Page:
Scripture: 1st Reading: Is52,13-53,12; Resp. Psalm: Ps31,2,6,12-17,25; 2nd Reading: Heb4,14-16;5,7-9; Gospel: Jn18,1-19,42
Something led Him to this day. There was a plan. Disobedience was to be cancelled by obedience, sin by holiness, impurity by righteousness. There was a will, that of the Father. That will was to save humanity. It had to be fulfilled because there was no other option. The Father's love was too great to continue to permit the works of His hands perish for lack of a way out of their predicament. We led ourselves into self destruction. He led us into new life, new growth, eternal and never ending life.
Today is the commemoration of that awful, shameful, horrendous, unimaginable sacrifice. The cruelty tears the heart apart. The vilest, most cruel and most painful of all Roman tortures were visited on His mortal body. He was scourged and punished in a way that has continued to surprise anyone how He survived it for so long.
His flesh ripped out of His body, the beard came off with flesh, terrible nails were nailed to His wrists and legs, a horrific crown made with live thorns was slammed on His head, His garments were removed and He was exposed stark naked, He was tied to a pillar and terribly scourged by Roman soldiers who competed with themselves about who could inflict the greatest pain. He lost blood, water, everything in His body. The entire blood drained out completely.
He carried that awful, heavy cross, the symbol of shame. This was in spite of the destruction of His body through the horrendous lacerations of the Roman soldiers at His scourging. They mocked and derided Him. The crowd that sang hosanna today cried out crucify Him. His disciples abandoned Him. His Father abandoned Him. He was alone, all alone.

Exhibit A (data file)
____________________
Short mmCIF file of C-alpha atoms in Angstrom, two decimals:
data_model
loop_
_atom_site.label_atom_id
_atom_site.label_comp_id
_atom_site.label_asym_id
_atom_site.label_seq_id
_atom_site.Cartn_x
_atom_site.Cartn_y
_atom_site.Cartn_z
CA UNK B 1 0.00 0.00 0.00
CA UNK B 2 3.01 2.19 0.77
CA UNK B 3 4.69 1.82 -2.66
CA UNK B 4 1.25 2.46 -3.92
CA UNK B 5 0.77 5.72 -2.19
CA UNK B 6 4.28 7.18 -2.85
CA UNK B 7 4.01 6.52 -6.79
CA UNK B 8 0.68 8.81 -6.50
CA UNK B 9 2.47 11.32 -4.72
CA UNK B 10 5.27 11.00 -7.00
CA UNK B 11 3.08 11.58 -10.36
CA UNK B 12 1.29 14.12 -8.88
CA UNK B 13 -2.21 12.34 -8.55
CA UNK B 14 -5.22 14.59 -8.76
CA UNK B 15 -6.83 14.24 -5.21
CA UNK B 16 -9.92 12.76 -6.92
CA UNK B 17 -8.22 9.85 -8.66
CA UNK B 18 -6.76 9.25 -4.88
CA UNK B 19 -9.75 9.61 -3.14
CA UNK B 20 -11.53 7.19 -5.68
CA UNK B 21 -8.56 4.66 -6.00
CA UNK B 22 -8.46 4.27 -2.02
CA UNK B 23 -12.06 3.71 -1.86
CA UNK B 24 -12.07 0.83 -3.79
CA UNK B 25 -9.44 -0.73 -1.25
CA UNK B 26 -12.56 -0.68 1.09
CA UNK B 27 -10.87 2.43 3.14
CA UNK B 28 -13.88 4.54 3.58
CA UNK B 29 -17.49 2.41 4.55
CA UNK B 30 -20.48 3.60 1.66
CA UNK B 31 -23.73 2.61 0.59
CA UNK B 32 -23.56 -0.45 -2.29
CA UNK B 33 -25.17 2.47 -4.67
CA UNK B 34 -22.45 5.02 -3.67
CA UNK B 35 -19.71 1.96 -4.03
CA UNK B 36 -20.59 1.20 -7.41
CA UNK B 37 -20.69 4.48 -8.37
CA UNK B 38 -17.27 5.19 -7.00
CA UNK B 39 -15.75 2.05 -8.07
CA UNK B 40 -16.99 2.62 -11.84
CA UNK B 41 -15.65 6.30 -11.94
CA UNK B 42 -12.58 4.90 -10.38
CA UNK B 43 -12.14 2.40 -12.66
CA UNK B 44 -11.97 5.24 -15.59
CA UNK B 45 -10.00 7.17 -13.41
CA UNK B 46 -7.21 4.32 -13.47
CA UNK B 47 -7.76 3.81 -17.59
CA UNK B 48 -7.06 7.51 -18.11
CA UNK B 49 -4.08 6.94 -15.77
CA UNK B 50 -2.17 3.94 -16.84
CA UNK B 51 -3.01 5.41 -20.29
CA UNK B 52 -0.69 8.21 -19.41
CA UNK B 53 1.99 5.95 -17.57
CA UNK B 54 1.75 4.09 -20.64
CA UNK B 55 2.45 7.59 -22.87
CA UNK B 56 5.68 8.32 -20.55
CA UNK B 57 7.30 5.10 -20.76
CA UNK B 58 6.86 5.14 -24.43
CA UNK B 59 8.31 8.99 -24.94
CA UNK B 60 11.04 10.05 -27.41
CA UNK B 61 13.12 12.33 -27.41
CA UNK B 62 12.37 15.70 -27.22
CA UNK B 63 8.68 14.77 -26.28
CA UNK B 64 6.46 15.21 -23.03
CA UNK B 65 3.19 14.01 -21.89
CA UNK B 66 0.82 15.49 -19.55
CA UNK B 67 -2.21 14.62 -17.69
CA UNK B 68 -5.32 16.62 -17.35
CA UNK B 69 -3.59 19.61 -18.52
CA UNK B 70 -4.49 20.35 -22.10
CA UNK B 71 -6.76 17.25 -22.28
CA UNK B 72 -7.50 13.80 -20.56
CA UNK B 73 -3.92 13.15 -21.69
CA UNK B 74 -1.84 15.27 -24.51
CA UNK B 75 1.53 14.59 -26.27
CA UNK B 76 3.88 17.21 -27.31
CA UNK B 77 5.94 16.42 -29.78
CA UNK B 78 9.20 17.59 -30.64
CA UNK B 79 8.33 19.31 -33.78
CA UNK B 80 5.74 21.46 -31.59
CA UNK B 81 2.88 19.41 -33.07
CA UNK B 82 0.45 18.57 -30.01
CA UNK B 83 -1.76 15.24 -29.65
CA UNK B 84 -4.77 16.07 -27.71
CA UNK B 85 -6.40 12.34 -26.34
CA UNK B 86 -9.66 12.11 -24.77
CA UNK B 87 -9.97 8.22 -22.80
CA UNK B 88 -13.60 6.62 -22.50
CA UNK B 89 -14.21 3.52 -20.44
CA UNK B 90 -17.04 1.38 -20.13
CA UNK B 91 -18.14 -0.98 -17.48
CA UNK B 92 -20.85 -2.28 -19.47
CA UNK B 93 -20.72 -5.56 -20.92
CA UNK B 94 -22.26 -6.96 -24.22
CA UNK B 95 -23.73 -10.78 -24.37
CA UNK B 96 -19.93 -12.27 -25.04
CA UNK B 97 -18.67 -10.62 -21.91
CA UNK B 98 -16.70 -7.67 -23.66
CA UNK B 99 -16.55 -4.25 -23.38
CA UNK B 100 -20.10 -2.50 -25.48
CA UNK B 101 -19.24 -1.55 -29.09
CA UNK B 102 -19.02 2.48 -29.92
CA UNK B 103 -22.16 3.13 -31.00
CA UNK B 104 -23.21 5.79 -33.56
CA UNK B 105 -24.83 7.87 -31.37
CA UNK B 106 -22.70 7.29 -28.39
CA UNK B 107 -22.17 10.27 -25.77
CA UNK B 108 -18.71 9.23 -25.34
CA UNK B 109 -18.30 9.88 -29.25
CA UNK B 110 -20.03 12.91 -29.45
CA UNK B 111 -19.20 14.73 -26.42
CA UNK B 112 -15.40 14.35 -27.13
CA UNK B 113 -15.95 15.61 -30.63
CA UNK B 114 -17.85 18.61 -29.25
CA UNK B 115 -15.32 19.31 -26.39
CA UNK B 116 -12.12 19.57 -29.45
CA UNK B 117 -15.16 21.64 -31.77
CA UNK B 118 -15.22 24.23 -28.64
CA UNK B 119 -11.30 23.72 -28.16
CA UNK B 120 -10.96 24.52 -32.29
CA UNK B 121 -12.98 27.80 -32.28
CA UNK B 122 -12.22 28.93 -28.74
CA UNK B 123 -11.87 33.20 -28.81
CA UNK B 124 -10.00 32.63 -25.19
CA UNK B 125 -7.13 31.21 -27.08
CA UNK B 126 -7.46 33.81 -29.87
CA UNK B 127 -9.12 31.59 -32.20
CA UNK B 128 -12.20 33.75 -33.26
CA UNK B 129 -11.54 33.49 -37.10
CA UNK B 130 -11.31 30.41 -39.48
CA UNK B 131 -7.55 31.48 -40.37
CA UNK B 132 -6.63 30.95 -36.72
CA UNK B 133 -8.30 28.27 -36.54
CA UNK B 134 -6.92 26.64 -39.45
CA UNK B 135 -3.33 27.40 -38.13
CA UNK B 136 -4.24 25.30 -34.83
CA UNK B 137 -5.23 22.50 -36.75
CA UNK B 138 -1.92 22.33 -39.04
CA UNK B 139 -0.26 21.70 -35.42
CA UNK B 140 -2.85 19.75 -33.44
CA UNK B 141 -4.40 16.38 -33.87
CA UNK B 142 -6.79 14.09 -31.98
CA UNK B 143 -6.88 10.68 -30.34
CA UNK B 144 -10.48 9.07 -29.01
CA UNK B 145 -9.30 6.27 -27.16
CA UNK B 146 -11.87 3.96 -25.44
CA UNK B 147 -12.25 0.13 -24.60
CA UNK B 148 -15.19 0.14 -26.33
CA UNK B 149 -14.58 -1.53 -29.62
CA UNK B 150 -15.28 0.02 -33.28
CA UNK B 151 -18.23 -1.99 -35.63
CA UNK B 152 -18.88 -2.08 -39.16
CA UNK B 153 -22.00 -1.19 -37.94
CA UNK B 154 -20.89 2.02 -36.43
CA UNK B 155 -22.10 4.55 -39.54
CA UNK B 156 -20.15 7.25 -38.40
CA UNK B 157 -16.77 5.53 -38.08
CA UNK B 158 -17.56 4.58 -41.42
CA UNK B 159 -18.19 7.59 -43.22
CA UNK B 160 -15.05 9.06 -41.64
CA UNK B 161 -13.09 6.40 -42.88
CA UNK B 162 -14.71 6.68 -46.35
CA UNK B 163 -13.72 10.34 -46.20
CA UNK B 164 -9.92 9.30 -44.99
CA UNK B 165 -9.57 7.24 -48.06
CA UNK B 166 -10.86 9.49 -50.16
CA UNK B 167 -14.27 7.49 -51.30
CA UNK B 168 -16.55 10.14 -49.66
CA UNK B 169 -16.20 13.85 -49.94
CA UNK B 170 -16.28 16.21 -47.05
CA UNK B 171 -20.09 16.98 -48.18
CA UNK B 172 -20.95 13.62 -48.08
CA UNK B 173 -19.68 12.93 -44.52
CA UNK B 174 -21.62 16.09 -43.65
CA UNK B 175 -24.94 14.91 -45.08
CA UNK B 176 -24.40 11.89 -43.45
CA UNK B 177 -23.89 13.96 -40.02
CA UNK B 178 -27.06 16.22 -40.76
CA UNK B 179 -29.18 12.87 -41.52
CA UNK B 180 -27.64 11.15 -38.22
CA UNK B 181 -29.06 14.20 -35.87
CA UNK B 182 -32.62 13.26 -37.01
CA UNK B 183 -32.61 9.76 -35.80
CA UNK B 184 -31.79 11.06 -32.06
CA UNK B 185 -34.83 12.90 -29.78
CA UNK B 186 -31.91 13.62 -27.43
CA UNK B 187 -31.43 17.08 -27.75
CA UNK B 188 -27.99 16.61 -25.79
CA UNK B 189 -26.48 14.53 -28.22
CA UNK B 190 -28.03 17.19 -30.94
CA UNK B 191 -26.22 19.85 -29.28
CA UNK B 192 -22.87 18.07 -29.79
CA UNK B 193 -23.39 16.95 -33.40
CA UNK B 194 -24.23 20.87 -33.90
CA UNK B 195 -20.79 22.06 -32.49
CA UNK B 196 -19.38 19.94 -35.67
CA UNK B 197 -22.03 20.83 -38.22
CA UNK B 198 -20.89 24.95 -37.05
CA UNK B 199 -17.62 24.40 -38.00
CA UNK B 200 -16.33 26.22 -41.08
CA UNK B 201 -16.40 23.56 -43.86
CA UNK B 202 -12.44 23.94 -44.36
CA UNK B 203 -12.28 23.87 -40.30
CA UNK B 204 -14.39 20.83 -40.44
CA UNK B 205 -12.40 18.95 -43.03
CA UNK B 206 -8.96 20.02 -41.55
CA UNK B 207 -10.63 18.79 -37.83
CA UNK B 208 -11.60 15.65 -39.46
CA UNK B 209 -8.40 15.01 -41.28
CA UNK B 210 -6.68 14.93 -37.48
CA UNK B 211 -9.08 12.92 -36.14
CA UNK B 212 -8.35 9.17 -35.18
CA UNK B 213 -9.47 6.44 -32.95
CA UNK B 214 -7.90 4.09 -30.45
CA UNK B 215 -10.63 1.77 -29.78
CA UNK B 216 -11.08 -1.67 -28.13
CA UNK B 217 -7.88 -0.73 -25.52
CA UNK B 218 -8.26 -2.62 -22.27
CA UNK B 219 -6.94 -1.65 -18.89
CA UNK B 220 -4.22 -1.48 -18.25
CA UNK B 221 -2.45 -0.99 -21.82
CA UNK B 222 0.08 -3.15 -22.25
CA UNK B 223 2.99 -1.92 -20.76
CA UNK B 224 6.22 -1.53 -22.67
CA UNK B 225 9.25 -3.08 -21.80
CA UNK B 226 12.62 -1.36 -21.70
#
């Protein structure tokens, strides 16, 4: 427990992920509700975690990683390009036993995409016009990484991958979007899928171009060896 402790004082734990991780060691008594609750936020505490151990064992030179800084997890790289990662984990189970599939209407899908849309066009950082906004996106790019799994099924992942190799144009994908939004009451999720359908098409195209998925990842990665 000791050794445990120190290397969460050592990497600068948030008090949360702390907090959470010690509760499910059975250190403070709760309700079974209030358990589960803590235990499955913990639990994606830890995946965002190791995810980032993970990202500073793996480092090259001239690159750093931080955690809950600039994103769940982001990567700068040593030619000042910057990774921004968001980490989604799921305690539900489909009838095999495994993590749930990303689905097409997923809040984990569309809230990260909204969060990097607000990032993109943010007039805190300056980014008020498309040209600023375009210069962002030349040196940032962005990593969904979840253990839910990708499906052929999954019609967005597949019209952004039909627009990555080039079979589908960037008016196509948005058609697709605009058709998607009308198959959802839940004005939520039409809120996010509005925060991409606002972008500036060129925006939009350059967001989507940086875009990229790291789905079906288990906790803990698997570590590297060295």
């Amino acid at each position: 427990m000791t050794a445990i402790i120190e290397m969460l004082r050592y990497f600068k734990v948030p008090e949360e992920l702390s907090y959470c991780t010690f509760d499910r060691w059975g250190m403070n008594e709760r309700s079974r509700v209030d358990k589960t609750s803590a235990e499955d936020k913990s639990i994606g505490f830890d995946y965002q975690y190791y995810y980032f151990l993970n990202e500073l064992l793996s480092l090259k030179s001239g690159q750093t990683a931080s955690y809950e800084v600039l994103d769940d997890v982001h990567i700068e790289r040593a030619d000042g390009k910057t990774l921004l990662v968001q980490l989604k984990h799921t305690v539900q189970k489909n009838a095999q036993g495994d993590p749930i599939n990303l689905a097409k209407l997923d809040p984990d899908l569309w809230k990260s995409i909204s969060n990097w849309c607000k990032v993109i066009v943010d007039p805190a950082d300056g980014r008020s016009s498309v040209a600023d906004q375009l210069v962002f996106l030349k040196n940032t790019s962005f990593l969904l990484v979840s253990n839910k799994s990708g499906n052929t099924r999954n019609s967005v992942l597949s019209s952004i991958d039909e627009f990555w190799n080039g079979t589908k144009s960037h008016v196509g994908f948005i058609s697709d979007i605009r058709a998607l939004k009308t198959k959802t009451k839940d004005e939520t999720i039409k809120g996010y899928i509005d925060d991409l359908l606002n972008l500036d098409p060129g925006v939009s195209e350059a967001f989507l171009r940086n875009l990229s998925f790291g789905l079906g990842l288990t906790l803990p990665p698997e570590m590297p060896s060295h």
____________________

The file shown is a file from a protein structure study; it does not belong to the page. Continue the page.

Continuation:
For over three hours, He hung on that cross of shame. For even a strong man, after all the tortures He had received, would not have survived on that cross for an hour. But He was on that cross for close to six hours. He still had time to forgive those who killed Him. He had time to entrust His mother to the Church.
He thirsted. Vinegar was given Him. He cried out "Eloi, Eloi, lama sabachtani" and they said He was calling on Elijah. When at last His humanity could take no more, He gave a loud cry: "Father, into your hands I commend my Spirit." He breathed His last and died.
Love led Him to this hour. Isaiah had prophesied in the fourth servant song about Him: He grew up, was despised, rejected, oppressed, struck for the people's transgressions, slaughtered like a lamb. He bore our griefs, sins and iniquities. Our chastisement was laid upon Him. He healed us by His stripes. So, on this day, in spite of the cruelty, good came out of evil.
He became our High Priest as a result of today's bloody sacrifice. He offered Himself as a holocaust to be wholly consumed. He obeyed through what He suffered and became the source of eternal salvation to all who obey Him. This is the story of Good Friday. Are we in the story?
Are we any of the characters in this drama? Are we ready to nail Him to the cross once again by lives of sin? Are we obedient to His law of love? Do we love what He loved and turn our backs to what He forbids? Do we seek Him with sincere hearts?
We must not be ashamed of the cross. According to St. Augustine, we must have the greatest boast in it. St. Paul boasted of it all his life. The martyrs looked at it and felt their sacrifice too little. Saints and confessors look at it for daily inspiration. Let us look at the cross with pride. Let us thank Him who died on it for us.
Let us pray: "O God, who by the Passion of Christ your Son, our Lord, abolished the death inherited from ancient sin by every succeeding generation, grant that just as, being conformed to Him, we have borne by the law of nature the image of the man of earth, so by the sanctification of grace we may bear the image of the Man of heaven." Amen.
May the Living Word of God find a true dwelling place within our hearts and souls today and always.